The goal of this work is to provide useful information about arthritic joints using a combination of light and ultrasound. Both light and sound have the advantages of being noninvasive, nontoxic, and non-ionizing. Light has the advantage of generating a spectroscopic view of a specific volume of soft tissue. The disadvantage of imaging with light in tissue is the poor resolution in scattering media while the disadvantage of imaging with ultrasound is that there is poor contrast imaging contrast in soft tissue. To mitigate these disadvantages the use of an Acoustic Photonic Imaging (API) system is employed. Modeling the microscopic physical changes that are produced from the acoustic sources in the soft joint tissue will provide details on the changes in index of refraction. These changes in index of refraction can then be used as lens to image the surface roughness of the arthritic joint.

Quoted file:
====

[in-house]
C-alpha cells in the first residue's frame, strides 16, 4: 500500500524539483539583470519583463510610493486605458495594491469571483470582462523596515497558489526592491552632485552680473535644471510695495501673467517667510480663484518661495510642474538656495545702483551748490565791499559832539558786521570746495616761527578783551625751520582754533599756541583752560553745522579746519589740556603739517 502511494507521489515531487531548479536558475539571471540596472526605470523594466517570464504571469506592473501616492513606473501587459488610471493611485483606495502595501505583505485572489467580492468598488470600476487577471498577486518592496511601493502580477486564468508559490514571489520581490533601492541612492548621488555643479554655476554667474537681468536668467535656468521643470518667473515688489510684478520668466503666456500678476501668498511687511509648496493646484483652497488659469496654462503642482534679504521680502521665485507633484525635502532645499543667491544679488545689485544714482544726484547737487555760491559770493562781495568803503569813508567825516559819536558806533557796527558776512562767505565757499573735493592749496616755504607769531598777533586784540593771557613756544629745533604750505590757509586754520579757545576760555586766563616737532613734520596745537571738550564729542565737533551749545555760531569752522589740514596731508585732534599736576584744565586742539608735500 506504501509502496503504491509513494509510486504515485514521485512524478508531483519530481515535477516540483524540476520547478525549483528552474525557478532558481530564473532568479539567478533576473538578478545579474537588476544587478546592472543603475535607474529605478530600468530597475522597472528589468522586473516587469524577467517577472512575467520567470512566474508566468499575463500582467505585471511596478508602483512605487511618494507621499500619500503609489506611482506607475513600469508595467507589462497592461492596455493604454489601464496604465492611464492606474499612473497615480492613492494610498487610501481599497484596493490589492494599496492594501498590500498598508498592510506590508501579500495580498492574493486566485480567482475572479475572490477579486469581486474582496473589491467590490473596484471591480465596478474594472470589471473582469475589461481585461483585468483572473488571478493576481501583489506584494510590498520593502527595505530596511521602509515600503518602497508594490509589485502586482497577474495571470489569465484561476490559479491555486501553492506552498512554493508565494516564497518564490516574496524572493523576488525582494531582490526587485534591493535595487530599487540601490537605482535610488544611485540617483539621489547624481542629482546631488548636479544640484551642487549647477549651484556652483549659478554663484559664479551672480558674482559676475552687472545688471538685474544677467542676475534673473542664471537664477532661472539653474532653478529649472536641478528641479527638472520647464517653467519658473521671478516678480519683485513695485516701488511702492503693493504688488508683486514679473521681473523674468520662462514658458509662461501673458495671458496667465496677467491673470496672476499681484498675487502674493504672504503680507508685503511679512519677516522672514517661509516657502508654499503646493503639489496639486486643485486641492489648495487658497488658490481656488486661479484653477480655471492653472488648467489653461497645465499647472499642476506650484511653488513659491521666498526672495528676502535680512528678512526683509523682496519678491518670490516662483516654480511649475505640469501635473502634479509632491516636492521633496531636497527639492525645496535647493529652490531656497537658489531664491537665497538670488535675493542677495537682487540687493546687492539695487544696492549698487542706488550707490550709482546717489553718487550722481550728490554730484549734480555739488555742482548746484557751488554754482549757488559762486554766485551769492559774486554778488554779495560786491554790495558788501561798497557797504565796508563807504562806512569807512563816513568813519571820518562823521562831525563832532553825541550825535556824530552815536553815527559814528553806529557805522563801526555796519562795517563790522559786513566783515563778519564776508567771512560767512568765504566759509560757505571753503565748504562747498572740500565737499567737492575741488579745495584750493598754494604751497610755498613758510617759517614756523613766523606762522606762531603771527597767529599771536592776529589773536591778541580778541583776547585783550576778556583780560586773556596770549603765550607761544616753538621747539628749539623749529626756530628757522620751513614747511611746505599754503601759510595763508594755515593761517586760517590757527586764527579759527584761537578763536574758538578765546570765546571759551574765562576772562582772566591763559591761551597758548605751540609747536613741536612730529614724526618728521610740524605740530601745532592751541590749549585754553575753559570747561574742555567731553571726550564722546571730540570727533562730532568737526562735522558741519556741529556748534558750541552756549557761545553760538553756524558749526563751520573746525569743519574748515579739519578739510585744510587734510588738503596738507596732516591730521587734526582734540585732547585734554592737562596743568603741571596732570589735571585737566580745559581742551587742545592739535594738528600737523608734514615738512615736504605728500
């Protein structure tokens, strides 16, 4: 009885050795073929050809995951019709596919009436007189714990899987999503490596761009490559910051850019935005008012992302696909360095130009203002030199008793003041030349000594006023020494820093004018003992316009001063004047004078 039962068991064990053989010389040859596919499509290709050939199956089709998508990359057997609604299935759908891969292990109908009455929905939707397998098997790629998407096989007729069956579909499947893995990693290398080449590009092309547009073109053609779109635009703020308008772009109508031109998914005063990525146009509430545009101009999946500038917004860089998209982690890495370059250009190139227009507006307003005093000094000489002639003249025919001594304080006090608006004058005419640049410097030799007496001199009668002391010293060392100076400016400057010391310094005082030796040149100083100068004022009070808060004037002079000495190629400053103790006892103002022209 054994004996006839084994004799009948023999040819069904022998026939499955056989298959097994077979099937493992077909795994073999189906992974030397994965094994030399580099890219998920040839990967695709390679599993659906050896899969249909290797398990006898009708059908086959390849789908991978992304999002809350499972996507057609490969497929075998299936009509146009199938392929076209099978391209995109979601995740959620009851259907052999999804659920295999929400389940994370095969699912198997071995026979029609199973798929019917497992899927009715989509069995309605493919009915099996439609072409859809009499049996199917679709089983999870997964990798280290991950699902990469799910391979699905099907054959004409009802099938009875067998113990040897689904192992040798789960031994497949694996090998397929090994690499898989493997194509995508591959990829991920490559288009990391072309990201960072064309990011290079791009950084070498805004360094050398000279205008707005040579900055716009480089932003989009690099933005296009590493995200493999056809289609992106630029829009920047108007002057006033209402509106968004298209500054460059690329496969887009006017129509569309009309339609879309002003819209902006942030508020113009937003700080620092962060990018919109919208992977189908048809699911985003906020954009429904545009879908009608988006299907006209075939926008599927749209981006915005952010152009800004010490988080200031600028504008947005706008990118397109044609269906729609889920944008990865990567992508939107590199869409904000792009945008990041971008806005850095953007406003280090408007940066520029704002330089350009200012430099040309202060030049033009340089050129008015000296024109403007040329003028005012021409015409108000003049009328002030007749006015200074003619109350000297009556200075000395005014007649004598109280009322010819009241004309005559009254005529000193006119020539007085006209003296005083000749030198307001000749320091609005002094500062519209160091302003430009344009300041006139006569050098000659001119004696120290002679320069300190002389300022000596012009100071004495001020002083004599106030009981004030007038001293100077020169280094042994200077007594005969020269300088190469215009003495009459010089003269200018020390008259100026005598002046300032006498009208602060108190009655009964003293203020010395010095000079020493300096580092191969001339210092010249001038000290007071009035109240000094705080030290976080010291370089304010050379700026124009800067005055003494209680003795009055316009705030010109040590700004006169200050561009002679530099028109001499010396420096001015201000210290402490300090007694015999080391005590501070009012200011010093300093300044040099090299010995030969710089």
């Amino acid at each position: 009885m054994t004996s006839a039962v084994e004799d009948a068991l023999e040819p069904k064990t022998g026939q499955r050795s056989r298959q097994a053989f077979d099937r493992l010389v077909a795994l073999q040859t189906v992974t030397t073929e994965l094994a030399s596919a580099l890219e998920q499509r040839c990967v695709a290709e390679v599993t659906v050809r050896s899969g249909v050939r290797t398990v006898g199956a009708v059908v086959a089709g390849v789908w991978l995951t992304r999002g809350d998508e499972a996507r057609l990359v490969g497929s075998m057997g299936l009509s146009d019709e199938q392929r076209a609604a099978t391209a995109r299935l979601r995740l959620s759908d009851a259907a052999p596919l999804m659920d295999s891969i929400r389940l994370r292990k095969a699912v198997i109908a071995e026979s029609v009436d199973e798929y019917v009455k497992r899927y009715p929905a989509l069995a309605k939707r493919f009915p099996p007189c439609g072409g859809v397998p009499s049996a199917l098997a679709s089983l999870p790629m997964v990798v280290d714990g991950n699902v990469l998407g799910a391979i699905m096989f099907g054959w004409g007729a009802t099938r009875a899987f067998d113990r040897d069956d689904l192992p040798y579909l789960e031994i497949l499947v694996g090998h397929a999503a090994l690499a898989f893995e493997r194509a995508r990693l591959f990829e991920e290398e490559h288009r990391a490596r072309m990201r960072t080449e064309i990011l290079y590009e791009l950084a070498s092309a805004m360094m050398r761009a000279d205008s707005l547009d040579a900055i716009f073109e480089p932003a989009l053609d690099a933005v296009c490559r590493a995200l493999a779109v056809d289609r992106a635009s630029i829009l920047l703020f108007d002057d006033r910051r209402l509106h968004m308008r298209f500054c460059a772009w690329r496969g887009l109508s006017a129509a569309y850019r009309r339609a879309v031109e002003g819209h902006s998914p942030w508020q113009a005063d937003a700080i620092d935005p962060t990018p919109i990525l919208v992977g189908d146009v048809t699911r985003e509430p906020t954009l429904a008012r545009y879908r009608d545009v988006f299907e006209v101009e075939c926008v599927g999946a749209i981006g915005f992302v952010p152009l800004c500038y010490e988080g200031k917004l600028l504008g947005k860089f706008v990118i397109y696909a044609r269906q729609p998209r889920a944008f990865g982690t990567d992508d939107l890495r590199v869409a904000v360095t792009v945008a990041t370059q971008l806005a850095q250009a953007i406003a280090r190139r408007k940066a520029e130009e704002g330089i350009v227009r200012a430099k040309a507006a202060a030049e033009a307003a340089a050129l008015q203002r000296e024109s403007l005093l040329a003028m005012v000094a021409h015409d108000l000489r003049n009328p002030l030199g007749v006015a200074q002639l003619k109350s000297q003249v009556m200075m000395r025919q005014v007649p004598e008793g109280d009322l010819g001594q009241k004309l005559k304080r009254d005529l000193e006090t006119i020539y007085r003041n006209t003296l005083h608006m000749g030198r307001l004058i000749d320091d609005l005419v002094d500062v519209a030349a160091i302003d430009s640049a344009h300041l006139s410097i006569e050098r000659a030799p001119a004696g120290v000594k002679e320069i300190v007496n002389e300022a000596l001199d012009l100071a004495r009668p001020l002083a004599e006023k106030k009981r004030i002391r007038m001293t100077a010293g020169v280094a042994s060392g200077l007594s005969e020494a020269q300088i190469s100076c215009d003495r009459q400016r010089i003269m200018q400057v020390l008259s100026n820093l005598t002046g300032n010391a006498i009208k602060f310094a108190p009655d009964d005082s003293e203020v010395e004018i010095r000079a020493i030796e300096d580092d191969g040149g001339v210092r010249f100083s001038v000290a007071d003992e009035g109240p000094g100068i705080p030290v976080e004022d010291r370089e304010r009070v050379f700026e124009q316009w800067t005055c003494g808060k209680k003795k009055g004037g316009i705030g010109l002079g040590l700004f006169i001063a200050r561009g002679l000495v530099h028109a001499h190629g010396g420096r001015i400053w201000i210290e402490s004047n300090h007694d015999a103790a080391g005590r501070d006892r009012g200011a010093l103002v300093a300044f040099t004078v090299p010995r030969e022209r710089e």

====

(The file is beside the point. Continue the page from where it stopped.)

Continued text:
Poster presented at the 2007 Thrust R1B Effective Forward Models Conference


Tomography, Acoustic Photonic Imaging, arthritic joints

Subject Categories

Diagnostic ultrasonic imaging, Arthritis




Bernard M. Gordon Center for Subsurface Sensing and Imaging Systems (Gordon-CenSSIS)

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Bernard M. Gordon Center for Subsurface Sensing and Imaging Systems (Gordon-CenSSIS)

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